I'm as over-inaugurated as anybody. For fully understandable reasons, the nation is partying hearty. Wall Street fell a full 4% yesterday, and nobody cares. We're all drunk (for good reason), and the hangover's gonna be a real monster.
So be it.
Last Tuesday my 7-year-old came home from school and proudly showed off his new library book about a super-hero who wears nothing but a cape and tighty-whitey underwear (I won’t mention the name lest it be quoted as an endorsement. Just ask any 7-year-old or parent of elementary-aged children if you’re not sure what I mean. A clue: he’s addressed as “Captain.”). The books in this series are full of potty humor—perfect for second graders—but a little too much for parents.
If you believe that the truly educated never graduate, then I'm still a student. Certainly, I read a lot. And my interests are sufficiently eclectic (and my patience sufficiently short) that even the library at Greenback won't fill my needs.
Still, a lot of the books I'm interested in are (or have been) used as teaching texts. And if I'm reading for my own purposes, I don't need the latest edition. So, I buy used. And cheap. Which usually means online.
My occasional book the past few weeks has been Basic Writings of Mo Tzu, Hsün Tzu, and Han Fei Tzu (Columbia UP, 1967), translated by the great Burton Watson. The philosophical writing covers from about 400 to 233 BCE.
Han Fei is my least favorite; he was of noble birth, and if he were alive today he would have written editorials in support of a Cheney presidency:
I’m teaching a new course this semester, and it’s one that requires me to stretch quite a bit beyond my normal boundaries, beyond what Gerald Graff recently called “coursecentrism” on this very site. A couple of years ago, I was part of an ad hoc committee that examined how we introduce students to the English major and decided to change it.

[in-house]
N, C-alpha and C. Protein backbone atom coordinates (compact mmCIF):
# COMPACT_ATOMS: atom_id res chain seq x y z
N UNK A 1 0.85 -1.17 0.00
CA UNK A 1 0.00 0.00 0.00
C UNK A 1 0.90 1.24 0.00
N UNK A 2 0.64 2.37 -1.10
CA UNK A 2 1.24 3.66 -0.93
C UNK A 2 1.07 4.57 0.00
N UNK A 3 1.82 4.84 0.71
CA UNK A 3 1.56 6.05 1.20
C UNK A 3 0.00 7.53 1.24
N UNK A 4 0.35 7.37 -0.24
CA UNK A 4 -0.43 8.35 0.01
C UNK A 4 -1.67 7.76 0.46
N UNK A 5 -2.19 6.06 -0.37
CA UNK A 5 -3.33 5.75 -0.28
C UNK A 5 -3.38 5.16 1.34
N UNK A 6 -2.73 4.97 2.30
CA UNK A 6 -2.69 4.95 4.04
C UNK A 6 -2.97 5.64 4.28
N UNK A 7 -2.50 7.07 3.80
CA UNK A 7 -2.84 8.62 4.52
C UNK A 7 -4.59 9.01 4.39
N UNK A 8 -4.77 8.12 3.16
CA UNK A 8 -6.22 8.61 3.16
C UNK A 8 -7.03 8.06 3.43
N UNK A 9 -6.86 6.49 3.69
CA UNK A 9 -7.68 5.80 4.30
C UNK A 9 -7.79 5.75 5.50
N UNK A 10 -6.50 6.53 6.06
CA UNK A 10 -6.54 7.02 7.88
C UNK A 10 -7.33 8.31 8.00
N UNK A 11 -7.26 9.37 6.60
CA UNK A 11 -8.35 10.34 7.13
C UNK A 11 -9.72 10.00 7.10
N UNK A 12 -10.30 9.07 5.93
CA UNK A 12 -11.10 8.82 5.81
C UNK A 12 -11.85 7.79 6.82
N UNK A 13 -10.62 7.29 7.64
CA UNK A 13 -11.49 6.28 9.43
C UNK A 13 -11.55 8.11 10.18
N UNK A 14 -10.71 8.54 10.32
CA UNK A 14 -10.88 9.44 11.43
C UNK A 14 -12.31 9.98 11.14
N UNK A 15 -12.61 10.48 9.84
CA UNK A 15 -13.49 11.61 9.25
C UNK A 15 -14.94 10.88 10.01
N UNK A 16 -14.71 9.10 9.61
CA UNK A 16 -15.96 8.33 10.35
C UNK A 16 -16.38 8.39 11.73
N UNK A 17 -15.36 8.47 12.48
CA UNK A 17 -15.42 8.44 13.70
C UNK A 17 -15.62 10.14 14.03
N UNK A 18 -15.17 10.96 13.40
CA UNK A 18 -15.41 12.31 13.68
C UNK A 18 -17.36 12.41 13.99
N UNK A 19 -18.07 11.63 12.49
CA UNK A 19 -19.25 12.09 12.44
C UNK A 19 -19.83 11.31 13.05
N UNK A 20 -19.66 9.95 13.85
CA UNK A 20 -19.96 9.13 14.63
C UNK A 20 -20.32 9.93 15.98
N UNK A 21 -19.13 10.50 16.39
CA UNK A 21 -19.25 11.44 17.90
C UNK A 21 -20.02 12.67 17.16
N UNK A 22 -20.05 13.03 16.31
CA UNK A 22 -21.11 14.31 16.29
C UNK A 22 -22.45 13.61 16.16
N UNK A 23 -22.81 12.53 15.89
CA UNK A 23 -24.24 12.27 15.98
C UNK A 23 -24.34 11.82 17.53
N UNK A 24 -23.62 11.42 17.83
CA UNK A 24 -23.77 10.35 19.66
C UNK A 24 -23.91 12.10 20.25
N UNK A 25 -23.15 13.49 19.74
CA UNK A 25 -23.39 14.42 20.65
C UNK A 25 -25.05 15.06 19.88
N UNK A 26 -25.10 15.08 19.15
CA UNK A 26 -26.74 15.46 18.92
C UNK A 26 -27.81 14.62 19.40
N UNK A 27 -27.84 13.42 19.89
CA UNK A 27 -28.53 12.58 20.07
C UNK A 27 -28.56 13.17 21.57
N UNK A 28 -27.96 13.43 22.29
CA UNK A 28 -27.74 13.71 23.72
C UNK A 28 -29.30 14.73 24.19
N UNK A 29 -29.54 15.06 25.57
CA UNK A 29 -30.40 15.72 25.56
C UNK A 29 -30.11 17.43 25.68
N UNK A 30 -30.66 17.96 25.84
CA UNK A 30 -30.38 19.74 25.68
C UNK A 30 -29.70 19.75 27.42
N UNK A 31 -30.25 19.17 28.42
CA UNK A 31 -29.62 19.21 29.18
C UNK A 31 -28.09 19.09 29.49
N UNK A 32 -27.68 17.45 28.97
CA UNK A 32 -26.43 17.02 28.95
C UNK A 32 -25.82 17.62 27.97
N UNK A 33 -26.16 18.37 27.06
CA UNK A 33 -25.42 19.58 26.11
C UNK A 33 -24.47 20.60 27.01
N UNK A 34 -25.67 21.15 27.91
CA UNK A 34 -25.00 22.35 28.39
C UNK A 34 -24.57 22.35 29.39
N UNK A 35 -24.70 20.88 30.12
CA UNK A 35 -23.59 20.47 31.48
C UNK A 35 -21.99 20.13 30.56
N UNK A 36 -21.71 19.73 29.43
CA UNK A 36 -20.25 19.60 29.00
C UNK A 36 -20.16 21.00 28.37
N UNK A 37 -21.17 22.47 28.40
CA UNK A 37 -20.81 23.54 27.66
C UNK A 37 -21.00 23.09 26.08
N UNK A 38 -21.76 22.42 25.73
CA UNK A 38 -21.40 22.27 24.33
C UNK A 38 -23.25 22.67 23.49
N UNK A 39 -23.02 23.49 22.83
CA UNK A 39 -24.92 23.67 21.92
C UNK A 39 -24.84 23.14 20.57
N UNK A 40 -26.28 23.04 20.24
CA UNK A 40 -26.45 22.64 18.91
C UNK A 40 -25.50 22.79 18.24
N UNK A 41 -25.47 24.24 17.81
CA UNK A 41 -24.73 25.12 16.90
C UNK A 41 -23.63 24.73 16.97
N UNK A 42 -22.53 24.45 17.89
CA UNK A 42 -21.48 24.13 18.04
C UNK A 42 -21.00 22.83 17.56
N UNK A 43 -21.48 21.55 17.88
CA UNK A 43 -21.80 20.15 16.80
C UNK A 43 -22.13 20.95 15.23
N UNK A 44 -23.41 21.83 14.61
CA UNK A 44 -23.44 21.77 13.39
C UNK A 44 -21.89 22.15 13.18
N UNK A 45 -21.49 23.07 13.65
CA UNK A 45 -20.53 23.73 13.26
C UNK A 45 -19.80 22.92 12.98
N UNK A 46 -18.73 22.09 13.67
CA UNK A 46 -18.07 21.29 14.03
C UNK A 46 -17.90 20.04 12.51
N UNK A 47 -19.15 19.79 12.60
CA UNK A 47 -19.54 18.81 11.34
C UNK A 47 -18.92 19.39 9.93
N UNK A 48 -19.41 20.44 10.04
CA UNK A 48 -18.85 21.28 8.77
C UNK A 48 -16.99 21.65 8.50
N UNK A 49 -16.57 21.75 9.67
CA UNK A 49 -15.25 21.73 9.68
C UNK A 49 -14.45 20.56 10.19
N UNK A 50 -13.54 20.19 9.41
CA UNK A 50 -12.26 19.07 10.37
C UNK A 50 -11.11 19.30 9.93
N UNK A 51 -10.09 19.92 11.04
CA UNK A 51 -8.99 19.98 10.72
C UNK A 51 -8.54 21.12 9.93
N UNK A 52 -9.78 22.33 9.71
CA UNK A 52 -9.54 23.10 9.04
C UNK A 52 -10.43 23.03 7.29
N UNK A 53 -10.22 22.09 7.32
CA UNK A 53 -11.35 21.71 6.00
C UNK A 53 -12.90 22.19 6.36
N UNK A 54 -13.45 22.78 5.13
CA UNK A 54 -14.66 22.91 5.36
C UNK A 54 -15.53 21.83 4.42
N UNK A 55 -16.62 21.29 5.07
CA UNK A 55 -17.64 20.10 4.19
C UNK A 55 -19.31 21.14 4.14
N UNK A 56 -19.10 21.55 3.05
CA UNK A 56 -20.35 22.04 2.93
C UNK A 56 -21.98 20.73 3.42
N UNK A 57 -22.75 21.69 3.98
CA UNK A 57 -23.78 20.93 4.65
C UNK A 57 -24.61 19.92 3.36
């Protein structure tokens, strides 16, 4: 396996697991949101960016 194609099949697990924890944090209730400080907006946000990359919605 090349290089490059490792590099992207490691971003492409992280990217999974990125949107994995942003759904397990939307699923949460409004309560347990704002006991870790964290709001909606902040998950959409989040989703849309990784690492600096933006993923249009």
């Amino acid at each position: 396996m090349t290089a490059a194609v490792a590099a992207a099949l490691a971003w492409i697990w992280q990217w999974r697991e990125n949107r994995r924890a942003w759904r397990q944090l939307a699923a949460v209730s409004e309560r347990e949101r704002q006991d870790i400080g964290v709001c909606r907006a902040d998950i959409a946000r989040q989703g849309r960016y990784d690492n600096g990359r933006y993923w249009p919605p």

When Barack Obama was born, his parents' marriage would have been illegal in Virginia. This Fall, he carried Virginia.
I've been accused of being just a little cynical. (TW mentioned that this marks the end of the 8 year long relationship between her butt and President Bush's face. No more annual state-of-the-mooning.) Today, I'm glad to put that aside.
We need hope, and we need it now.
For those of you who will attend the Association of Writers and Writing Programs Conference in Chicago next month, I hope to see you there. In addition to being Inside Higher Ed’s boots on the ground, I’ll be reading with University of Illinois non-fictionists and serving on a panel with fellow McSweeney’s dispatchers.
The poet W.D. Snodgrass has died. Here's a poem of his written in the spring but just as right for the beginning of the year.
UD interrupts each stanza with a little interpretation. Go here for the poem unmolested.